• Libre Computer Board Launches Another Allwinner/Mali ARM SBC
    The Tritium is a new ARM single board computer from the Libre Computer Board project. Earlier this year the first Libre Computer Board launched as the Le Potato for trying to be a libre and free software minded ARM SBC. That board offered better specs than the Raspberry Pi 3 and aimed to be "open" though not fully due to the ARM Mali graphics not being open.
  • FOSDEM 2018 Will Be Hosting A Wayland / Mesa / Mir / X.Org Developer Room
    This year at the FOSDEM open-source/Linux event in Brussels there wasn't the usual "X.Org dev room" as it's long been referred to, but for 2018, Luc Verhaegen is stepping back up to the plate and organizing this mini graphics/X.Org developer event within FOSDEM.
  • The Social Network™ releases its data networking code
    Facebook has sent another shiver running up Cisco's spine, by releasing the code it uses for packet routing. Open/R, its now-open source routing platform, runs Facebook's backbone and data centre networks. The Social Network™ first promised to release the platform in May 2017. In the post that announced the release, Facebook said it began developing Open/R for its Terragraph wireless system, but since applied it to its global fibre network, adding: “we are even starting to roll it out into our data center fabrics, running inside FBOSS and on our Open Compute Project networking hardware like Wedge 100.”
  • Intel Icelake Support Added To LLVM Clang
    Initial support for Intel's Icelake microarchitecture that's a follow-on to Cannonlake has been added to the LLVM/Clang compiler stack. Last week came the Icelake patch to GCC and now Clang has landed its initial Icelake enablement too.
  • Microsoft's Surface Book 2 has a power problem
     

    Microsoft’s Surface Book 2 has a power problem. When operating at peak performance, it may draw more power than its stock charger or Surface Dock can handle. What we’ve discovered after talking to Microsoft is that it’s not a bug—it’s a feature.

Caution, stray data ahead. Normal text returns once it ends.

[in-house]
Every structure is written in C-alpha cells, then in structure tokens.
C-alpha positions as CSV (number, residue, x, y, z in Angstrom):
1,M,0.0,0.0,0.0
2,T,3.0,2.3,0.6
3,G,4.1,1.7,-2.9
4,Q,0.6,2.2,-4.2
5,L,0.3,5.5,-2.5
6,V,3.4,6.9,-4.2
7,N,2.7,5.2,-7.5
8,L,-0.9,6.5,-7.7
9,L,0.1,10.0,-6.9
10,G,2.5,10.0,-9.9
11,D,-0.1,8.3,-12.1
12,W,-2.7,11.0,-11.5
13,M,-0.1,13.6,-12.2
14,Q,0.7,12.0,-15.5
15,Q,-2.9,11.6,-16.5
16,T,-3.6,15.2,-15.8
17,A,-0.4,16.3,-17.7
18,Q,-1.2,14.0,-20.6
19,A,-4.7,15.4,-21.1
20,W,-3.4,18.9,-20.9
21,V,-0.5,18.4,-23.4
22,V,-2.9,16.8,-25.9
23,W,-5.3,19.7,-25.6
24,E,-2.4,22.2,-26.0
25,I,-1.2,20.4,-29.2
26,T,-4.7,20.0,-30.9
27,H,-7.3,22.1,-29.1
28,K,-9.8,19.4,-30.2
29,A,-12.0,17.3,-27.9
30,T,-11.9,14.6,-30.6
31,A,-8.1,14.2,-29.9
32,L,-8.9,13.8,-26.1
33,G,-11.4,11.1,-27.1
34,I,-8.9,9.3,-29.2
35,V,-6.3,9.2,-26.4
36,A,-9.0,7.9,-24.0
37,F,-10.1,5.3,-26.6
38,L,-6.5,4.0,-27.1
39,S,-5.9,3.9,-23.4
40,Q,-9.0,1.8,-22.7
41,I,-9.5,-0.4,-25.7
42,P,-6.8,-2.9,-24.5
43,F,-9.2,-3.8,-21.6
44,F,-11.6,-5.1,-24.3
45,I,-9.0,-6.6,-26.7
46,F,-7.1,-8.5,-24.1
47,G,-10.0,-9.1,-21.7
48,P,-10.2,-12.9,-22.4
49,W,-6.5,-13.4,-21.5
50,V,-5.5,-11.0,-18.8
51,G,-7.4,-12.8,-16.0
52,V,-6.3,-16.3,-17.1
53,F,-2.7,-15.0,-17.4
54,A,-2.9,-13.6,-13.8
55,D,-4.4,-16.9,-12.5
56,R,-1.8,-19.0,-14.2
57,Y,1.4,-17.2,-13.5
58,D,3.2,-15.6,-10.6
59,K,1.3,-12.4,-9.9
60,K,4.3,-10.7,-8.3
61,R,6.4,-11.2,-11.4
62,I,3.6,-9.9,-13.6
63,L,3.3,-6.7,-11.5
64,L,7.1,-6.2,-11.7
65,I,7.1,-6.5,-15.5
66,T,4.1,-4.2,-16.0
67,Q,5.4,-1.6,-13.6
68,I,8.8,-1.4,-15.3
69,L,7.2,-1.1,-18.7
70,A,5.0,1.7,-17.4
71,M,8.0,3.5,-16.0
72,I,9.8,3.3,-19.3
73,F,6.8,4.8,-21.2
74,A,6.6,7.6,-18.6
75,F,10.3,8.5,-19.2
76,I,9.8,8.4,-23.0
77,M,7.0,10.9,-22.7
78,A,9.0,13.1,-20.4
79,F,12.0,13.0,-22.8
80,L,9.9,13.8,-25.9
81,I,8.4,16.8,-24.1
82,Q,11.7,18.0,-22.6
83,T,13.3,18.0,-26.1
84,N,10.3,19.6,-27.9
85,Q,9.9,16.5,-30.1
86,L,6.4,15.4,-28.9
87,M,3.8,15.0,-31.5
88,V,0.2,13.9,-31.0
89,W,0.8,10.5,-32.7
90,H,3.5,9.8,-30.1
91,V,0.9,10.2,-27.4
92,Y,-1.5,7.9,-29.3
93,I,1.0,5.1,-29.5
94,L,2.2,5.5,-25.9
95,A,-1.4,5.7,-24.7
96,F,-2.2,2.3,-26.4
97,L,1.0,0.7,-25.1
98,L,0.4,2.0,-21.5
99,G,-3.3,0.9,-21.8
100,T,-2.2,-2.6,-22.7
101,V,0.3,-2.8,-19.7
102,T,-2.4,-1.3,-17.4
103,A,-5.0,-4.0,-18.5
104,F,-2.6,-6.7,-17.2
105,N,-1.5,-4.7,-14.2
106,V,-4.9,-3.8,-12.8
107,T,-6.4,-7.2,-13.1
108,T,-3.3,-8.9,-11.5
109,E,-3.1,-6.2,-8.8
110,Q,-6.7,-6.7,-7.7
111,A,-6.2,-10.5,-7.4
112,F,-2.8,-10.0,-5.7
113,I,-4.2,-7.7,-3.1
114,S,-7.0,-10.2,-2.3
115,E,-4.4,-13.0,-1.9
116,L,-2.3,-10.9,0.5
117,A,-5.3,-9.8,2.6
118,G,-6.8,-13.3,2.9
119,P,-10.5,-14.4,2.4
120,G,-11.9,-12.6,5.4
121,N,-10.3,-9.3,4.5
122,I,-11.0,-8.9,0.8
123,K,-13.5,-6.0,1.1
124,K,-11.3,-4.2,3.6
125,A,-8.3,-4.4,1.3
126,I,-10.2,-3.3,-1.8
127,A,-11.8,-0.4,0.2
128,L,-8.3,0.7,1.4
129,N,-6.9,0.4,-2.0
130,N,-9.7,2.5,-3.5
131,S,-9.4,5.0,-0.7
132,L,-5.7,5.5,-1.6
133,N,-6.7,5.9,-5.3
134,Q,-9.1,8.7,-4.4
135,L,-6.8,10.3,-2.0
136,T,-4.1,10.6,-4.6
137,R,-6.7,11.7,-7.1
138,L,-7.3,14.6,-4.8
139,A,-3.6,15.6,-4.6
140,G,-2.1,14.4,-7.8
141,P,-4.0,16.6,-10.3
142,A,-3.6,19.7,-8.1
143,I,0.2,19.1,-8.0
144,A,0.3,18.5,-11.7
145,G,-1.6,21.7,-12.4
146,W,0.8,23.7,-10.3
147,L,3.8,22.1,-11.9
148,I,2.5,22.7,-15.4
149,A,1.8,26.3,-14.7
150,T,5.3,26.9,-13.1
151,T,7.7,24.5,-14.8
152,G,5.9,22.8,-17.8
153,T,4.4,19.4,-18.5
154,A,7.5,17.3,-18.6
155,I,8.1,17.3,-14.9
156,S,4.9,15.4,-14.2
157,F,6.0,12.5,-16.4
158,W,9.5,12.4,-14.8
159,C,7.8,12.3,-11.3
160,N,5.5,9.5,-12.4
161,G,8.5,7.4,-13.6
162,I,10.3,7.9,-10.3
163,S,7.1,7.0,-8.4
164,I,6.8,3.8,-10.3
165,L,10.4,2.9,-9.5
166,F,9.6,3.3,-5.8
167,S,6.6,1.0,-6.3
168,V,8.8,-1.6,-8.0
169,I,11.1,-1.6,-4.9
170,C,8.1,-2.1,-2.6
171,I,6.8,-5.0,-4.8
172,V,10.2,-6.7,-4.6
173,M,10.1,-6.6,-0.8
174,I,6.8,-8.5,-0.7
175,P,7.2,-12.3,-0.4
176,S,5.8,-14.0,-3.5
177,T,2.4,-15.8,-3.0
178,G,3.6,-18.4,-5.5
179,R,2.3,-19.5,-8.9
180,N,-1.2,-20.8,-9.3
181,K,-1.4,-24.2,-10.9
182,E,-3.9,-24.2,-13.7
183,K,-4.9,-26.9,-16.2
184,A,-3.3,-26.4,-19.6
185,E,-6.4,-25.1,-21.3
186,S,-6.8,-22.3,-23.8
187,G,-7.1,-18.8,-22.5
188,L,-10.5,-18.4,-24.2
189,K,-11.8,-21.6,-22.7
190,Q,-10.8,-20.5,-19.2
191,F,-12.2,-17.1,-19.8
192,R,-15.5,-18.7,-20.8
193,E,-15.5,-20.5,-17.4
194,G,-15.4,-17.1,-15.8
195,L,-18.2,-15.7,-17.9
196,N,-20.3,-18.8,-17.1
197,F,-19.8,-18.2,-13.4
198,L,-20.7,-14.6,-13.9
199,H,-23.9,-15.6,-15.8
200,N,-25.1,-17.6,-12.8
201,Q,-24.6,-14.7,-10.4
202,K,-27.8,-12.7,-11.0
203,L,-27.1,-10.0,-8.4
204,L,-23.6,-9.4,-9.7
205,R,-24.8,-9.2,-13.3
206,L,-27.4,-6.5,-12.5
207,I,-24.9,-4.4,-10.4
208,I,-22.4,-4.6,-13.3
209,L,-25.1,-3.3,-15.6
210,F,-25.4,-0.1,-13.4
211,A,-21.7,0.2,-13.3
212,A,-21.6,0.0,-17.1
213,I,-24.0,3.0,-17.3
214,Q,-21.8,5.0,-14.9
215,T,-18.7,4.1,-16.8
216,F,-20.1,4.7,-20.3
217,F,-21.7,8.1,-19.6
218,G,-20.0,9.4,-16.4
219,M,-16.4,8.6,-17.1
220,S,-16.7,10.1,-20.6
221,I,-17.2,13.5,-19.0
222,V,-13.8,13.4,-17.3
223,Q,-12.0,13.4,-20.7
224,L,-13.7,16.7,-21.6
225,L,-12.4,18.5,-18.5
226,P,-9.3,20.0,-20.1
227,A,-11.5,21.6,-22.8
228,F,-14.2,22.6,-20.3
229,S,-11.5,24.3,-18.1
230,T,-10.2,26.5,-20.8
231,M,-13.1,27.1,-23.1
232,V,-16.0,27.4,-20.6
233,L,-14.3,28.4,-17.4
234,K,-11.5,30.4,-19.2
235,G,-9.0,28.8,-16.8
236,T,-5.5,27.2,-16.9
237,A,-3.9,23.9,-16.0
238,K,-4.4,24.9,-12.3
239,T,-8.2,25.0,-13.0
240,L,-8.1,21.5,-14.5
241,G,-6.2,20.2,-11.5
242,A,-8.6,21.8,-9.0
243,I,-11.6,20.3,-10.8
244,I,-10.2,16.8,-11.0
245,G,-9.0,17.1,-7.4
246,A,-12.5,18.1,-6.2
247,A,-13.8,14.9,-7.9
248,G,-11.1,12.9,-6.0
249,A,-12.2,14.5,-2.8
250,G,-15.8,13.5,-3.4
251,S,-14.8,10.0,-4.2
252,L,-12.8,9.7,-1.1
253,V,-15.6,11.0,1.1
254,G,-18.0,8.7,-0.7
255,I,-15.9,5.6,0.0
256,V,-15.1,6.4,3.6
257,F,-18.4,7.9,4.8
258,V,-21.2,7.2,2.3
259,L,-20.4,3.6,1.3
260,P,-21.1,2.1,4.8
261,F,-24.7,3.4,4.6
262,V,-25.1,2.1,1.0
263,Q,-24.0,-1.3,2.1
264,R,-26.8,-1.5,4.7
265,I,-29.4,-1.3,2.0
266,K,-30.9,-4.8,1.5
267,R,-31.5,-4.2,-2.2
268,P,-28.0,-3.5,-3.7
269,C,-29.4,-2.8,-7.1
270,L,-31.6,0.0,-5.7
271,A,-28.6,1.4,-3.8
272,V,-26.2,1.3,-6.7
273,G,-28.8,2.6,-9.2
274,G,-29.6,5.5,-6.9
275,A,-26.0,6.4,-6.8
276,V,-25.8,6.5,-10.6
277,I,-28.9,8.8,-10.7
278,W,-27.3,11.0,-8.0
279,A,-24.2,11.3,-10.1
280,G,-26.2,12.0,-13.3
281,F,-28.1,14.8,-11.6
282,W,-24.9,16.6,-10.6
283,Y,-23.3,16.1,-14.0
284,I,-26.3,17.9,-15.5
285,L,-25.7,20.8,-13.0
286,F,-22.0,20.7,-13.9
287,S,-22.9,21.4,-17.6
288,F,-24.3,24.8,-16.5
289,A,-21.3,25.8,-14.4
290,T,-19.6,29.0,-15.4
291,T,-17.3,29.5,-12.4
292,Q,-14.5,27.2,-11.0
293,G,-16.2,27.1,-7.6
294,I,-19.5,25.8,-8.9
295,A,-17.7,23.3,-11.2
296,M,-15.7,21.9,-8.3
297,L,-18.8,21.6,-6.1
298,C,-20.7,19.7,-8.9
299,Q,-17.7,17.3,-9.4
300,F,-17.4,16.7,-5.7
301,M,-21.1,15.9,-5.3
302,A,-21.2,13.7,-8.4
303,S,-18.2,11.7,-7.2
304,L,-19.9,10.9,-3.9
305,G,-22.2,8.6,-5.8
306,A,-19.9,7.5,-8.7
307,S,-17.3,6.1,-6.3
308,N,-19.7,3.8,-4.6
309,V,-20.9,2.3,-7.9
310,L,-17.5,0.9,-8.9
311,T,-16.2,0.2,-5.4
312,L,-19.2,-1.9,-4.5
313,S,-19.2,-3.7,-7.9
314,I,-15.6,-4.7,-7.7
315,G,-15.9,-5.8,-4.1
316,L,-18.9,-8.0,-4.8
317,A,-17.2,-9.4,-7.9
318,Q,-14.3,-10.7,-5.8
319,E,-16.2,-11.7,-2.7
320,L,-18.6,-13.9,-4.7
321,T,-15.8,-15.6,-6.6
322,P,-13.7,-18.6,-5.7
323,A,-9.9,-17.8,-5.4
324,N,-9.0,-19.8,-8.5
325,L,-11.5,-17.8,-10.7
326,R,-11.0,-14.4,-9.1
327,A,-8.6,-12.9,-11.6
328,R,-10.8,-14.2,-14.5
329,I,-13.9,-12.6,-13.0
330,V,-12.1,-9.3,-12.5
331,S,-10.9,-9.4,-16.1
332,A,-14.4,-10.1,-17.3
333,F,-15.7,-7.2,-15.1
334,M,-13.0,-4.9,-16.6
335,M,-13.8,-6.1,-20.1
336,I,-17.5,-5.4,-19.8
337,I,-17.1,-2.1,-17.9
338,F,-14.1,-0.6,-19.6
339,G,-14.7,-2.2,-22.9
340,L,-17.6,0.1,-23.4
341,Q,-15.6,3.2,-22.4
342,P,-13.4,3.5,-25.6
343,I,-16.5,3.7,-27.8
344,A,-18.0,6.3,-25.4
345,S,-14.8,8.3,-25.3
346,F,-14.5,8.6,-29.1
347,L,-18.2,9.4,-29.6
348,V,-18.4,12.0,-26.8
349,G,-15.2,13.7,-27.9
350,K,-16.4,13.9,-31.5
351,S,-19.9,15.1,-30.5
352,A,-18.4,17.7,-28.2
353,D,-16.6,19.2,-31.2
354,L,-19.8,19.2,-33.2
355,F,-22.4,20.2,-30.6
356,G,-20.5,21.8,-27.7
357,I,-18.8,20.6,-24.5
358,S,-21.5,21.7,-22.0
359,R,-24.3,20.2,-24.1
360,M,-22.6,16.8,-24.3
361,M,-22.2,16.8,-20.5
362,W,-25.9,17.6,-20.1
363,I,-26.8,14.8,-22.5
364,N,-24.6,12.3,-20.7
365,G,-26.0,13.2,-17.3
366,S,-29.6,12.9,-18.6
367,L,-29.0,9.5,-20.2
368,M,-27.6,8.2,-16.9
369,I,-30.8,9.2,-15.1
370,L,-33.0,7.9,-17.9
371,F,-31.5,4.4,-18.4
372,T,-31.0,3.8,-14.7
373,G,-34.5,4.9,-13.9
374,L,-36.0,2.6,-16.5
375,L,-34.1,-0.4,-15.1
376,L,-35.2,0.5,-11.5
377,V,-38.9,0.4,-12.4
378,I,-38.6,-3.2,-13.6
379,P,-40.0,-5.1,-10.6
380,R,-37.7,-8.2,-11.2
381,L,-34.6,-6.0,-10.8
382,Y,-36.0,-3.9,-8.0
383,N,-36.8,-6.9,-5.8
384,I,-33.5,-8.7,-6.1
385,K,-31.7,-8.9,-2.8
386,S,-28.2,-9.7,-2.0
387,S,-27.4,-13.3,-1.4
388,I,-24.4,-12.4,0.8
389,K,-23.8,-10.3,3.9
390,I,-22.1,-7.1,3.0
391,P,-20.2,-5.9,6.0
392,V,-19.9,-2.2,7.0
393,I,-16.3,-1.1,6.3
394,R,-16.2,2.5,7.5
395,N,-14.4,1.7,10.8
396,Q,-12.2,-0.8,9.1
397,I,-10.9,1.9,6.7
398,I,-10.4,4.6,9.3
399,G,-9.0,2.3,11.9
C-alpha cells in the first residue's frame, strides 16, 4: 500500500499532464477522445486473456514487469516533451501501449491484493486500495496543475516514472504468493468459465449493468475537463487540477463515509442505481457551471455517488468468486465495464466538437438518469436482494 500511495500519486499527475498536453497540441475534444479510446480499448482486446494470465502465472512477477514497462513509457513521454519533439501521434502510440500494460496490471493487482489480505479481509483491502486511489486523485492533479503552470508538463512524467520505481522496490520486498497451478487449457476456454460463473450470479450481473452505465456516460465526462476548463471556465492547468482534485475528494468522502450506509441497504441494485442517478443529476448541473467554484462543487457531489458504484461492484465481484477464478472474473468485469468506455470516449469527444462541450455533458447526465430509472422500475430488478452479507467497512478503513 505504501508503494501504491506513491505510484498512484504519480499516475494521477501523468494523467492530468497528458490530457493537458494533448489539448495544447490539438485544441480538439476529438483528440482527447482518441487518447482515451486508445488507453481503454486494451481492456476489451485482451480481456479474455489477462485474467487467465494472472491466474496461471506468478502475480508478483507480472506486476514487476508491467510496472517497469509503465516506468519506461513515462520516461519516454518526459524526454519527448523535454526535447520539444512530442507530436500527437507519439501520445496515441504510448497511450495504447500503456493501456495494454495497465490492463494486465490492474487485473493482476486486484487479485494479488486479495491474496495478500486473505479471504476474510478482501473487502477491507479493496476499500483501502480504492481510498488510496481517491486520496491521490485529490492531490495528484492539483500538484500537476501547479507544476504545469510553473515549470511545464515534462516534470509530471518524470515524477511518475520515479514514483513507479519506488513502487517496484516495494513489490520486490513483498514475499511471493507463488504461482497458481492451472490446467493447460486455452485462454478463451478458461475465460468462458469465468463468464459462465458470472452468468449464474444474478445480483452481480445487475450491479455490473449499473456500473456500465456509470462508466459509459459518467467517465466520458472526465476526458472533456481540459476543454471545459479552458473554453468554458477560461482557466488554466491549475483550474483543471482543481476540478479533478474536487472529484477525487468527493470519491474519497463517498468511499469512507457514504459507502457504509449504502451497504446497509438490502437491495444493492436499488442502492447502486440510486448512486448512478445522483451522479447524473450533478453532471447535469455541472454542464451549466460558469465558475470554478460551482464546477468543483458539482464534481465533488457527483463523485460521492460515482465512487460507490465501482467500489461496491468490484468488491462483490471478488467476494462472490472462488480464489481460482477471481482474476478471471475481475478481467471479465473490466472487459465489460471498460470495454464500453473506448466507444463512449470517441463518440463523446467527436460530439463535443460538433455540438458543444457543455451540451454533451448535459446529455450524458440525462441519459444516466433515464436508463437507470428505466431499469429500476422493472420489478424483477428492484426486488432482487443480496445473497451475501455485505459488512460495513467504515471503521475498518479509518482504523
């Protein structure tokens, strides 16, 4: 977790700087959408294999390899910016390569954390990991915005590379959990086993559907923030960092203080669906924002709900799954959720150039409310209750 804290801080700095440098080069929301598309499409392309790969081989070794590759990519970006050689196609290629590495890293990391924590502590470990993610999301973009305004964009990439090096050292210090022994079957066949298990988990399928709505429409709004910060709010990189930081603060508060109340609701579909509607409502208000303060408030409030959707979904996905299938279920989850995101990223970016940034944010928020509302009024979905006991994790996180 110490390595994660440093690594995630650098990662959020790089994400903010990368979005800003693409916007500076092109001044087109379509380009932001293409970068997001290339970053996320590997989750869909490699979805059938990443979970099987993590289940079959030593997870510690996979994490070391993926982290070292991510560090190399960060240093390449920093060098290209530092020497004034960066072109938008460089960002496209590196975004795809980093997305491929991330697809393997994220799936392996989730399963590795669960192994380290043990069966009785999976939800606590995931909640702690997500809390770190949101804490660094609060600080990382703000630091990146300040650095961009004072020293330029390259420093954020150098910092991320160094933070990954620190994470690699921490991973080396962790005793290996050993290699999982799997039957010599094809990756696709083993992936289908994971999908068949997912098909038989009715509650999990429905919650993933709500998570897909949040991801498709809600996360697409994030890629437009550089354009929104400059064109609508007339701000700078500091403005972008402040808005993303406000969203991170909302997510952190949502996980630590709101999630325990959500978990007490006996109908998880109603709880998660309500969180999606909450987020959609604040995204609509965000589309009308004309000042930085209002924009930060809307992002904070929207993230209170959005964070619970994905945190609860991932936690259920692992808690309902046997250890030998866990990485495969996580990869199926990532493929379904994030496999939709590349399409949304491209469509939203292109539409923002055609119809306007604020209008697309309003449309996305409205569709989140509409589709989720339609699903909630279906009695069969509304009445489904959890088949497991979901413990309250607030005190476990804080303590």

Kernel: Linux 4.15 and Intel

  • The Big Changes So Far For The Linux 4.15 Kernel - Half Million New Lines Of Code So Far
    We are now through week one of two for the merge window of the Linux 4.15 kernel. If you are behind on your Phoronix reading with the many feature recaps provided this week of the different pull requests, here's a quick recap of the changes so far to be found with Linux 4.15:
  • Intel 2017Q3 Graphics Stack Recipe Released
    Intel's Open-Source Technology Center has put out their quarterly Linux graphics driver stack upgrade in what they are calling the latest recipe. As is the case with the open-source graphics drivers just being one centralized, universal component to be easily installed everywhere, their graphics stack recipe is just the picked versions of all the source components making up their driver.
  • Intel Ironlake Receives Patches For RC6 Power Savings
    Intel Ironlake "Gen 5" graphics have been around for seven years now since being found in Clarkdale and Arrandale processors while finally now the patches are all worked out for enabling RC6 power-savings support under Linux.

Red Hat: OpenStack and Financial News

Security: Google and Morgan Marquis-Boire

  • Google: 25 per cent of black market passwords can access accounts

    The researchers used Google's proprietary data to see whether or not stolen passwords could be used to gain access to user accounts, and found that an estimated 25 per cent of the stolen credentials can successfully be used by cyber crooks to gain access to functioning Google accounts.

  • Data breaches, phishing, or malware? Understanding the risks of stolen credentials

    Drawing upon Google as a case study, we find 7--25\% of exposed passwords match a victim's Google account.

  • Infosec star accused of sexual assault booted from professional affiliations
    A well-known computer security researcher, Morgan Marquis-Boire, has been publicly accused of sexual assault. On Sunday, The Verge published a report saying that it had spoken with 10 women across North America and Marquis-Boire's home country of New Zealand who say that they were assaulted by him in episodes going back years. A woman that The Verge gave the pseudonym "Lila," provided The Verge with "both a chat log and a PGP signed and encrypted e-mail from Morgan Marquis-Boire. In the e-mail, he apologizes at great length for a terrible but unspecified wrong. And in the chat log, he explicitly confesses to raping and beating her in the hotel room in Toronto, and also confesses to raping multiple women in New Zealand and Australia."